Friday, January 6, 2012


I really like chickens. Chickens are sociable, personable, inquisitive and have a happy disposition. Chickens on the homestead provide eggs and/or meat. Being vegetarians, Sunshine wonders why I am so interested in Chickens at all! I do eat an occasional egg white, but have tended to avoid the yolk not wanting extra cholesterol in my diet. One thing is sure, if you are going to eat meat, dairy or eggs, raise it yourself! I know exactly what has gone into the diet and environment of our birds, and I enjoy giving them greens and clean kitchen scraps to augment their vegetarian feed diet.

All of our chickens absolutely love kale. There is a load of calcium and minerals in kale, and these birds are smart enough to devour it before anything else. They also enjoyed the corn on the cob we gave them. One of our really bright birds would stand right beside me as I shucked the corn cobs, ever ready to spy a worm at the corn tip. It was as if we were working together as a team. She was talking the entire time, looking and always eager to inspect each ear as I opened it!

You should hear the chickens call and sing as any of us approach their coup. They are excited to have us as their guests, and always want to see what we have brought them.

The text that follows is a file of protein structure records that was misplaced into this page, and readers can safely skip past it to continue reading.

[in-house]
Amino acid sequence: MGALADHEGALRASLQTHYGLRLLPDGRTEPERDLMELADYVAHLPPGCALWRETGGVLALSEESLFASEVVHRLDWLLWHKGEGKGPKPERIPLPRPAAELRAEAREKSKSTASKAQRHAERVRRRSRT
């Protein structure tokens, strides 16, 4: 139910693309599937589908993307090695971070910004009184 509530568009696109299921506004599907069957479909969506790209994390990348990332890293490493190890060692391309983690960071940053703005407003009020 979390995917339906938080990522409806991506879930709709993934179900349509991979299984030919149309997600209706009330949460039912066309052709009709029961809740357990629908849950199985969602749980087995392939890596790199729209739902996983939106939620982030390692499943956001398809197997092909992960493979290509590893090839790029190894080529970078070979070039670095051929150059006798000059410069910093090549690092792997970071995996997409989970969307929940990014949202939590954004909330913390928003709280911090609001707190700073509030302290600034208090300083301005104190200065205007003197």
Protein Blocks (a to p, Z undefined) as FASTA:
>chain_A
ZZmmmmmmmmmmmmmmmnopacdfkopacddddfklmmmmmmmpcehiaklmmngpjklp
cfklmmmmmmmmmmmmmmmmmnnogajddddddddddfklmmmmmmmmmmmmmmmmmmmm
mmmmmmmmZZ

Getting started

We started with Chickens in the spring of 2011, with the purchase of 7 pullets. Six have survived to laying maturity. We purchased the seventh, just in case we had a rooster, as we had wanted 6 layers. We purchased our as sexed female pullets (90+% female rather than 50% "free run") and kept them under a heat lamp to avoid chilling. They need to be able to move closer or farther away from the heat to regulate their body temperature. Reduce the temperature by 5 degrees per week until the supplemental heat is no longer needed. Pullet food is the "stratch" or "crumbles" feed, and an available supply of water is needed.

Decide what you want the birds for, and purchase a breed that fits that goal. Since we do not eat flesh, our goal was egg laying production, predominantly for sale. In our experience Isa Browns are good egg layers. We tried three varieties, and the Isa's are tops. They do not have a large body for meat production, but seem very efficient at laying. The blue eggs from the Americanas are just a bit smaller, but we find our customers really like the variety of natural egg color, and some even prefer the blue eggs.

Chickens grow up quickly, and before we had the coup finished, we were ready for them to be out of our house. They stir up a lot of dust.